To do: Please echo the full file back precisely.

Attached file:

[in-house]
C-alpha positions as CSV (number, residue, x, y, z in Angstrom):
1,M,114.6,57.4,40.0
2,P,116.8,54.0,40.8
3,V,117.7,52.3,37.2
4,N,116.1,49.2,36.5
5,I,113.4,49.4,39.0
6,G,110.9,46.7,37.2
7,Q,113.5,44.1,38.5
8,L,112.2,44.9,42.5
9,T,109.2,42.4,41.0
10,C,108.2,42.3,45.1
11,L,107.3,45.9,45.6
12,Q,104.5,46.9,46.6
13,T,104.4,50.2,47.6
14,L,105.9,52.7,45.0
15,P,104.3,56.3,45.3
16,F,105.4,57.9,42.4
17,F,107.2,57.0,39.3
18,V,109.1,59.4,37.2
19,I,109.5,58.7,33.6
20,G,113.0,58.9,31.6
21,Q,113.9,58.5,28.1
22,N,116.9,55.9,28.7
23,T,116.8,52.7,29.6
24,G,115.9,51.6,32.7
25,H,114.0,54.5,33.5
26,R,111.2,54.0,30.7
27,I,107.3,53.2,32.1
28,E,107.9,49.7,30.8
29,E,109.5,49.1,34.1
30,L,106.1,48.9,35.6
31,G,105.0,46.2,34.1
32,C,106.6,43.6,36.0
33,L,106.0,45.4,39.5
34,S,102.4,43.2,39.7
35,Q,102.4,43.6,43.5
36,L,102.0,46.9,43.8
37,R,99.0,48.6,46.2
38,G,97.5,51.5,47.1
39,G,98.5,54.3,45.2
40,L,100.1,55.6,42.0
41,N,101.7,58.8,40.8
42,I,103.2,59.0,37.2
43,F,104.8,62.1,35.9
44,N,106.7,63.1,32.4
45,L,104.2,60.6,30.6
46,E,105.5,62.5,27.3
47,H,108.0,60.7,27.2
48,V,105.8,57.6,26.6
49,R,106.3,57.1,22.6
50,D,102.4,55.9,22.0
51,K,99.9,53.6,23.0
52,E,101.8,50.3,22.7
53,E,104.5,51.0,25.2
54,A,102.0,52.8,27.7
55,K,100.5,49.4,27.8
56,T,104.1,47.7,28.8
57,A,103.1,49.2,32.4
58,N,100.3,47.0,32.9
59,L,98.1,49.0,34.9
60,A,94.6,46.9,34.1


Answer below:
[in-house]
C-alpha positions as CSV (number, residue, x, y, z in Angstrom):
1,M,114.6,57.4,40.0
2,P,116.8,54.0,40.8
3,V,117.7,52.3,37.2
4,N,116.1,49.2,36.5
5,I,113.4,49.4,39.0
6,G,110.9,46.7,37.2
7,Q,113.5,44.1,38.5
8,L,112.2,44.9,42.5
9,T,109.2,42.4,41.0
10,C,108.2,42.3,45.1
11,L,107.3,45.9,45.6
12,Q,104.5,46.9,46.6
13,T,104.4,50.2,47.6
14,L,105.9,52.7,45.0
15,P,104.3,56.3,45.3
16,F,105.4,57.9,42.4
17,F,107.2,57.0,39.3
18,V,109.1,59.4,37.2
19,I,109.5,58.7,33.6
20,G,113.0,58.9,31.6
21,Q,113.9,58.5,28.1
22,N,116.9,55.9,28.7
23,T,116.8,52.7,29.6
24,G,115.9,51.6,32.7
25,H,114.0,54.5,33.5
26,R,111.2,54.0,30.7
27,I,107.3,53.2,32.1
28,E,107.9,49.7,30.8
29,E,109.5,49.1,34.1
30,L,106.1,48.9,35.6
31,G,105.0,46.2,34.1
32,C,106.6,43.6,36.0
33,L,106.0,45.4,39.5
34,S,102.4,43.2,39.7
35,Q,102.4,43.6,43.5
36,L,102.0,46.9,43.8
37,R,99.0,48.6,46.2
38,G,97.5,51.5,47.1
39,G,98.5,54.3,45.2
40,L,100.1,55.6,42.0
41,N,101.7,58.8,40.8
42,I,103.2,59.0,37.2
43,F,104.8,62.1,35.9
44,N,106.7,63.1,32.4
45,L,104.2,60.6,30.6
46,E,105.5,62.5,27.3
47,H,108.0,60.7,27.2
48,V,105.8,57.6,26.6
49,R,106.3,57.1,22.6
50,D,102.4,55.9,22.0
51,K,99.9,53.6,23.0
52,E,101.8,50.3,22.7
53,E,104.5,51.0,25.2
54,A,102.0,52.8,27.7
55,K,100.5,49.4,27.8
56,T,104.1,47.7,28.8
57,A,103.1,49.2,32.4
58,N,100.3,47.0,32.9
59,L,98.1,49.0,34.9
60,A,94.6,46.9,34.1